Chalcones: Plant-Derived Metabolic Regulators

Derived from plants, flavonoid compounds are natural components present in various plant parts, playing essential roles in the growth and defense mechanisms of vegetables.

Marked by their structural diversity, flavonoids are typically classified into seven subclasses: flavonols, flavones, isoflavones, anthocyanidins, flavanones, flavanols, and chalcones, each with distinct primary sources.

Chalcones, a specific subgroup of flavonoids, are inherent in edible plants and are recognized by the absence of 'ring C' in the fundamental flavonoid skeleton, making them open-chain flavonoids. Examples such as phloridzin, arbutin, phloretin, and chalconaringenin are present in substantial quantities in tomatoes, pears, strawberries, bearberries, and specific wheat products.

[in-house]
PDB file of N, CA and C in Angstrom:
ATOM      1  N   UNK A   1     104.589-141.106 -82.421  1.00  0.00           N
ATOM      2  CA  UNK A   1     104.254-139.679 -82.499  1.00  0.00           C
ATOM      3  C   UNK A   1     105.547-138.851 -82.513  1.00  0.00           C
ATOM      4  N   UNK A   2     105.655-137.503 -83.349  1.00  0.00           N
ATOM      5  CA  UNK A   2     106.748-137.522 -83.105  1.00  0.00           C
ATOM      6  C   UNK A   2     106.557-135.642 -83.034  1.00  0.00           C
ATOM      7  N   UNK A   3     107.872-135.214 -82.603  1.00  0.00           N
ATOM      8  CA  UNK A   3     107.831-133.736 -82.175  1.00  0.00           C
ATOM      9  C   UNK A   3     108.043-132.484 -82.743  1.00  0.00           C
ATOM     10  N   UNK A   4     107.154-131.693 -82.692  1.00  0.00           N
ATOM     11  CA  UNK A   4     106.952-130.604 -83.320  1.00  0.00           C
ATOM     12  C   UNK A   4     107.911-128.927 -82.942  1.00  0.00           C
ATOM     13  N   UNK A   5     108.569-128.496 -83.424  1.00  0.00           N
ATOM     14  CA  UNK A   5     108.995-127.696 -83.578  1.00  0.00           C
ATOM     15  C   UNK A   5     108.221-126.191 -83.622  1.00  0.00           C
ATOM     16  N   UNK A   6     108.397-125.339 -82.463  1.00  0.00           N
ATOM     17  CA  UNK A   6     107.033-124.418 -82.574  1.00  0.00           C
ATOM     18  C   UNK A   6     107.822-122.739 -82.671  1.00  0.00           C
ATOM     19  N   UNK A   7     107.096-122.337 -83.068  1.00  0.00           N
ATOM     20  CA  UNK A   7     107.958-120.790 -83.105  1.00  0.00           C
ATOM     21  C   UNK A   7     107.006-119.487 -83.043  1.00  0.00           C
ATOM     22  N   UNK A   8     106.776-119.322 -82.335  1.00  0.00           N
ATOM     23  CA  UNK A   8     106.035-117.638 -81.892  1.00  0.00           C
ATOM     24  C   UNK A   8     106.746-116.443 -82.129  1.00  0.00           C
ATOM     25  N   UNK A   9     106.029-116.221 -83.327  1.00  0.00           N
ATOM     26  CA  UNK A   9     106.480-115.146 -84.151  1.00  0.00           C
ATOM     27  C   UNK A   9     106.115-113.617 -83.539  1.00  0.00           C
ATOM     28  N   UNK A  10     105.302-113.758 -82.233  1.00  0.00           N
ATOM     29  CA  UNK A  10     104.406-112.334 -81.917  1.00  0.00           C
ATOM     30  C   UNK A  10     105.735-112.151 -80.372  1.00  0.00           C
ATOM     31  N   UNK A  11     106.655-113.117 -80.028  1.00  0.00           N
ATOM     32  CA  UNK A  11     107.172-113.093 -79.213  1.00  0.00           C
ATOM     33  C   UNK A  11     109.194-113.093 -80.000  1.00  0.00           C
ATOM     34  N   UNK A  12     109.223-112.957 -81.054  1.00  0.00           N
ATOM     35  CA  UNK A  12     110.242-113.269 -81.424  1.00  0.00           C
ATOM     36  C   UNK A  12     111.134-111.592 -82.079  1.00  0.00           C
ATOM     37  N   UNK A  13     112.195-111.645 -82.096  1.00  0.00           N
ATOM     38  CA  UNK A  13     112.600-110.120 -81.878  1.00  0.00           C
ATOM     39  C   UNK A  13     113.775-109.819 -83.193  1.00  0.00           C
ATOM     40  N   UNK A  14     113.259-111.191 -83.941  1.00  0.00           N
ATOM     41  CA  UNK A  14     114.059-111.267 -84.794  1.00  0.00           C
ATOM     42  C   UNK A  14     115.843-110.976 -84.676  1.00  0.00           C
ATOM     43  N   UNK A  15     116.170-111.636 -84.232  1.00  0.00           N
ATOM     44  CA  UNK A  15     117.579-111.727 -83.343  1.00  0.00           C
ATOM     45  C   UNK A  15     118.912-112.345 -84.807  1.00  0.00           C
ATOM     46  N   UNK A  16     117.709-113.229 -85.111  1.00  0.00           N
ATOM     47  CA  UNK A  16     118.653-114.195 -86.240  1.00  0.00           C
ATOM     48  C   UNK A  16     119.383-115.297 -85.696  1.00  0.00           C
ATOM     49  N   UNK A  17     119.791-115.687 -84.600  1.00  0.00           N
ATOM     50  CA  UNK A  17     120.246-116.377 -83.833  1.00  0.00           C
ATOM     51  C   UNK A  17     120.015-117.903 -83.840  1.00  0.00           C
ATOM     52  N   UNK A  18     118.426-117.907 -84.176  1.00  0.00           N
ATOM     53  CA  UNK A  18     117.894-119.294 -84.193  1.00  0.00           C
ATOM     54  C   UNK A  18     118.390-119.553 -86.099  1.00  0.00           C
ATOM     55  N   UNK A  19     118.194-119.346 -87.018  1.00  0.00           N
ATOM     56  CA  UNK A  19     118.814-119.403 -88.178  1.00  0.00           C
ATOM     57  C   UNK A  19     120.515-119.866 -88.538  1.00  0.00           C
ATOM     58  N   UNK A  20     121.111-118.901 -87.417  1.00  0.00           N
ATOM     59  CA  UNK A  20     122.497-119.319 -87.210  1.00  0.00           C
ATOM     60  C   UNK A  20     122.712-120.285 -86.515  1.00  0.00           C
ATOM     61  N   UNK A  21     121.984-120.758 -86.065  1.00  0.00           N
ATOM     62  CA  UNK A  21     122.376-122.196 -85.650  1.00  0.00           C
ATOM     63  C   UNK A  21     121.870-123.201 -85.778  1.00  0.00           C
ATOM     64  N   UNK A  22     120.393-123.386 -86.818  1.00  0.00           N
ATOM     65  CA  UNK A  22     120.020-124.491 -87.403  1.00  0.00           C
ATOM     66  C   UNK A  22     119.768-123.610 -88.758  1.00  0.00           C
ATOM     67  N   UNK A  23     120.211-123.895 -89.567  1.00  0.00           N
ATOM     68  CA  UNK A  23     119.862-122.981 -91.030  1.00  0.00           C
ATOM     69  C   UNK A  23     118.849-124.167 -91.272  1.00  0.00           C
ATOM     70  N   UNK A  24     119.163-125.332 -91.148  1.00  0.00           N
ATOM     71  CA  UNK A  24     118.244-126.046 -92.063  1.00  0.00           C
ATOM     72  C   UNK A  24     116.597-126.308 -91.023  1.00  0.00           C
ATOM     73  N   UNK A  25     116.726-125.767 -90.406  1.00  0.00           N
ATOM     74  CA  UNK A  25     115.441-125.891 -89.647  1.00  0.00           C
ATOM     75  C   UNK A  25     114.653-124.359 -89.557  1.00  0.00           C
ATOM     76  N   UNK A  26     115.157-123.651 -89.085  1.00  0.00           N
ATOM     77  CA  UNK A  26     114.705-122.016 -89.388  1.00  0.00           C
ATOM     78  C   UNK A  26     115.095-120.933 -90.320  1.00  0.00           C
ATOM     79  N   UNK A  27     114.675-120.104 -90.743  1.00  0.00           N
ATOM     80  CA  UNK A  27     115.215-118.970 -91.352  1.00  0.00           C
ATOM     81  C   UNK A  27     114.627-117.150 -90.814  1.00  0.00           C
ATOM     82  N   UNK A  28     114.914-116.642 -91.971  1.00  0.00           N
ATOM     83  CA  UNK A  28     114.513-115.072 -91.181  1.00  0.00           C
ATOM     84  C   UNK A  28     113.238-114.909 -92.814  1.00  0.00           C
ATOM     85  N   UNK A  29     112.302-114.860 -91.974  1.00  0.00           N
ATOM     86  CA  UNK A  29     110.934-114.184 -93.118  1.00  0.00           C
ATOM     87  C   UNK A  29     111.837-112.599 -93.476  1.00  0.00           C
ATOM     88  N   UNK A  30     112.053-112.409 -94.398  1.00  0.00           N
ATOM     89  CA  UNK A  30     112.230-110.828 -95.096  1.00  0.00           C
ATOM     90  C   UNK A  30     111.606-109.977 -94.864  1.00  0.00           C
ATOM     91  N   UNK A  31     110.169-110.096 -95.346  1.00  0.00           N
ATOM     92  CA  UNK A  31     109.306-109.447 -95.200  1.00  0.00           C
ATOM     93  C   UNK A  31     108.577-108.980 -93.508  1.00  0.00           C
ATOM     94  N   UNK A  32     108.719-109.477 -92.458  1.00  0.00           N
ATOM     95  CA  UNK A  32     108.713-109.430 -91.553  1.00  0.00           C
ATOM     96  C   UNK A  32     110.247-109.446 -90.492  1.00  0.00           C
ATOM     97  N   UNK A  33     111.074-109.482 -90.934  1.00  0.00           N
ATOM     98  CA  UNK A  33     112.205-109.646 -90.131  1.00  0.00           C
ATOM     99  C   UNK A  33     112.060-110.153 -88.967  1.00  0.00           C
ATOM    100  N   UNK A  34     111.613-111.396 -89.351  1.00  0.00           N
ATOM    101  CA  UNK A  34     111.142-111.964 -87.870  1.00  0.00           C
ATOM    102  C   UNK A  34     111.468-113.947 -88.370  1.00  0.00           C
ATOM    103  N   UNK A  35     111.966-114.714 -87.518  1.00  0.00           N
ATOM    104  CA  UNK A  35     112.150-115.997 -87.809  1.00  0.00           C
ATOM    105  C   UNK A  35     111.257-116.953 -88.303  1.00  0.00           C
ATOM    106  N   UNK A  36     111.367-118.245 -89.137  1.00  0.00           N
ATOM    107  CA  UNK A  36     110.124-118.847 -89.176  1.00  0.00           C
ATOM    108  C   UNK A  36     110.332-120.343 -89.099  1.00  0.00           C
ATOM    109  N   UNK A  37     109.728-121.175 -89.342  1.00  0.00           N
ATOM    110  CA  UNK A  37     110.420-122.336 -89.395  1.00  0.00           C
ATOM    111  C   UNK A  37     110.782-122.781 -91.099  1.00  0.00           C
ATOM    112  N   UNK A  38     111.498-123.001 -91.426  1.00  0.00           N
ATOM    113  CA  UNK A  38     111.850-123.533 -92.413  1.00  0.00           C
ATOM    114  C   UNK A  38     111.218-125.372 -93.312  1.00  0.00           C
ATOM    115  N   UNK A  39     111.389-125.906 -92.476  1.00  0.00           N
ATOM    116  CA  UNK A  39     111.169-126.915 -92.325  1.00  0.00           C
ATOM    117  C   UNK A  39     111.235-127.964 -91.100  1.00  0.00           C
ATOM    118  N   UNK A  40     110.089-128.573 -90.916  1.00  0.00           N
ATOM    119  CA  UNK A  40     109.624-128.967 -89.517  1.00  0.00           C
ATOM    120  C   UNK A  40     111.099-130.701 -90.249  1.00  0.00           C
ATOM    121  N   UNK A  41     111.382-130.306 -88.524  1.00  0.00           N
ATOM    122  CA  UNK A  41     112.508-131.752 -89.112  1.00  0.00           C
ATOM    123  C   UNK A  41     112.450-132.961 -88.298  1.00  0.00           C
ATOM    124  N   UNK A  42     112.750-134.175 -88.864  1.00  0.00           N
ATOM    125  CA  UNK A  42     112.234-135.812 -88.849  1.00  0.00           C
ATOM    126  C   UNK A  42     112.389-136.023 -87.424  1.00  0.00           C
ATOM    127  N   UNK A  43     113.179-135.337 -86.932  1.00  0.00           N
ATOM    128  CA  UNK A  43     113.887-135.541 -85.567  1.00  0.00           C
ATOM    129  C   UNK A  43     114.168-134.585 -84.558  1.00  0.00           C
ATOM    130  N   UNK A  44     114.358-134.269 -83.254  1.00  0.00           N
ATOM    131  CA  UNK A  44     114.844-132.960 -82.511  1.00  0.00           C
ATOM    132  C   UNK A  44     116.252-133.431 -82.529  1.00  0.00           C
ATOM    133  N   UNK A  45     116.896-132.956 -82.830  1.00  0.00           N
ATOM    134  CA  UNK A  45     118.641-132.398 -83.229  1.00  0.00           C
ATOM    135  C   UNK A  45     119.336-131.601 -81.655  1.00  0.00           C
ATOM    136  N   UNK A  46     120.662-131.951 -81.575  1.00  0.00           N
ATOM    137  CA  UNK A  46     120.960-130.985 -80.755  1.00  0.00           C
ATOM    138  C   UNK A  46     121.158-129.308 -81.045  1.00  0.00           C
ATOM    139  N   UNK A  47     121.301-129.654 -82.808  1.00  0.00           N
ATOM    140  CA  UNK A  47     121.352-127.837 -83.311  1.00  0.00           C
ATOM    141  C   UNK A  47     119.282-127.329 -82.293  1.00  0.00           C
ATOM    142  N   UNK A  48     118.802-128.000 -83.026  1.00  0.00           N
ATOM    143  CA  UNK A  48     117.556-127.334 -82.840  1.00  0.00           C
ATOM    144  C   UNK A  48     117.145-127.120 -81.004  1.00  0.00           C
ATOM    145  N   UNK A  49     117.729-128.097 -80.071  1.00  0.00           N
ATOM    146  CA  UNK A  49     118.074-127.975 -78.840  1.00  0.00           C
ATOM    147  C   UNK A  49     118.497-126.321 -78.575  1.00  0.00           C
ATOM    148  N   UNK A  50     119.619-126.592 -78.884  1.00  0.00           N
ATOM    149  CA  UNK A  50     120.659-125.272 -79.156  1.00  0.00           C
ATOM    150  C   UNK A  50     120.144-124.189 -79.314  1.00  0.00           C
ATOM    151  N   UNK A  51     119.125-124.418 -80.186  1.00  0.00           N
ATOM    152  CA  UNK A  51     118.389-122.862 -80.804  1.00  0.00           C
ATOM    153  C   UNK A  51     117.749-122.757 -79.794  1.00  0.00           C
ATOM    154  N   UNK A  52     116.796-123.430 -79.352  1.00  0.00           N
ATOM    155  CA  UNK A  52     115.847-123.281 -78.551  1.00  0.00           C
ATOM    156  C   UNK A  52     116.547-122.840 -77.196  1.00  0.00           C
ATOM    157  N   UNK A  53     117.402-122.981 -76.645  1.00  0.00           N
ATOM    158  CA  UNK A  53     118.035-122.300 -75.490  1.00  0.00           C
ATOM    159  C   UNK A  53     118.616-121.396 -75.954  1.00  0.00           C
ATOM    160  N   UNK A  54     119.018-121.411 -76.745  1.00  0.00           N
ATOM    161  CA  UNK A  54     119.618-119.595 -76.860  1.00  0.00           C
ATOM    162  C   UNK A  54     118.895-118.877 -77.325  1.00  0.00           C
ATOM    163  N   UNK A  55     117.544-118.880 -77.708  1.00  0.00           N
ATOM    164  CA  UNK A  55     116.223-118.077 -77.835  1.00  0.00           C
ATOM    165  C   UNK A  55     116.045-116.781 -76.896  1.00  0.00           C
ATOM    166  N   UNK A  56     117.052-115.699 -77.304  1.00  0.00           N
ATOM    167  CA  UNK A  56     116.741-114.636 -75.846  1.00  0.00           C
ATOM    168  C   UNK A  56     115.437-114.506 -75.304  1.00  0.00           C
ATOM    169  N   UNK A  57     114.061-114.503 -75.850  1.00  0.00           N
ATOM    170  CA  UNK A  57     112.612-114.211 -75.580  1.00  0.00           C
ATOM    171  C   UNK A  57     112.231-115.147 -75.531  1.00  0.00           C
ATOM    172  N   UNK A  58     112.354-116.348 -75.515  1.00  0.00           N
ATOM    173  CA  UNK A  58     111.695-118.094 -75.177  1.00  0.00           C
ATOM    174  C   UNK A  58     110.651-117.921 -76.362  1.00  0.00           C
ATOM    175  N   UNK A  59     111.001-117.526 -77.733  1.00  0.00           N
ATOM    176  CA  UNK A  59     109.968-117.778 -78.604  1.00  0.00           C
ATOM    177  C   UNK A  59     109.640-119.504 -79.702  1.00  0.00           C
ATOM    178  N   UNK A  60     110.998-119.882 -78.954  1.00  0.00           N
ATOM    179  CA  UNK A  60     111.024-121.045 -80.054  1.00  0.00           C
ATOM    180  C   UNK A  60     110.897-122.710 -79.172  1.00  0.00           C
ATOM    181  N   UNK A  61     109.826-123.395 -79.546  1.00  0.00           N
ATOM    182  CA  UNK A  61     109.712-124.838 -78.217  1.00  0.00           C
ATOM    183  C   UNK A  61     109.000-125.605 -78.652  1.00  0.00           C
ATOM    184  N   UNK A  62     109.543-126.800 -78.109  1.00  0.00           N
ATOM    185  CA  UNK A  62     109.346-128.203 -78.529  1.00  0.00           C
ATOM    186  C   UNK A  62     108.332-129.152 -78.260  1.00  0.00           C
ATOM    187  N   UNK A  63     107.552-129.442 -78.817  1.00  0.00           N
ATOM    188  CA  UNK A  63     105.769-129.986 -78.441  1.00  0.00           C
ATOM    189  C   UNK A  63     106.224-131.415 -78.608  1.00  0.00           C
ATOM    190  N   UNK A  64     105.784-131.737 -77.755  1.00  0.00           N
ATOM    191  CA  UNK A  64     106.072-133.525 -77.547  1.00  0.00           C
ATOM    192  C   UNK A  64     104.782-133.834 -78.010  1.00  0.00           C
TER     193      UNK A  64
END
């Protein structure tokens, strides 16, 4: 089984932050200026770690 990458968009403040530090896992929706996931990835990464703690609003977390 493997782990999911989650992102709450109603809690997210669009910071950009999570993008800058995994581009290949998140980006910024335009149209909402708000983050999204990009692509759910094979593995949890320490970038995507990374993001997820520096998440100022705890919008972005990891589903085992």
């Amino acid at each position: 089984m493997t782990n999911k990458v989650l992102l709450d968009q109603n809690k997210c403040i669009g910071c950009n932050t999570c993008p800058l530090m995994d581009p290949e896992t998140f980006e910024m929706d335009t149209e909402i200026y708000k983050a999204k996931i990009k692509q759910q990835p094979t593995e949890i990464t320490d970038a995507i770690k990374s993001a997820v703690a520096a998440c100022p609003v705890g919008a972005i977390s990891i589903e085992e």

Studies suggest that chalcones, whether naturally occurring or artificially synthesized, have the potential to influence carbohydrate pathways, particularly glucose metabolism. Experimental responses in both in vitro and in vivo settings validate the effectiveness of chalcones as agents with antihyperglycemic and/or hypoglycemic properties.

Coined by Stanisław Kostanecki and Josef Tambor, the term "chalcone" is linked to compounds showcasing a broad range of biological activities. Chalcones are gaining increased attention due to their anticancer and chemopreventive effects, positioning chemoprevention as a promising strategy to impede various cancer cells or reverse the processes of carcinogenesis.
Chalcones: Plant-Derived Metabolic Regulators

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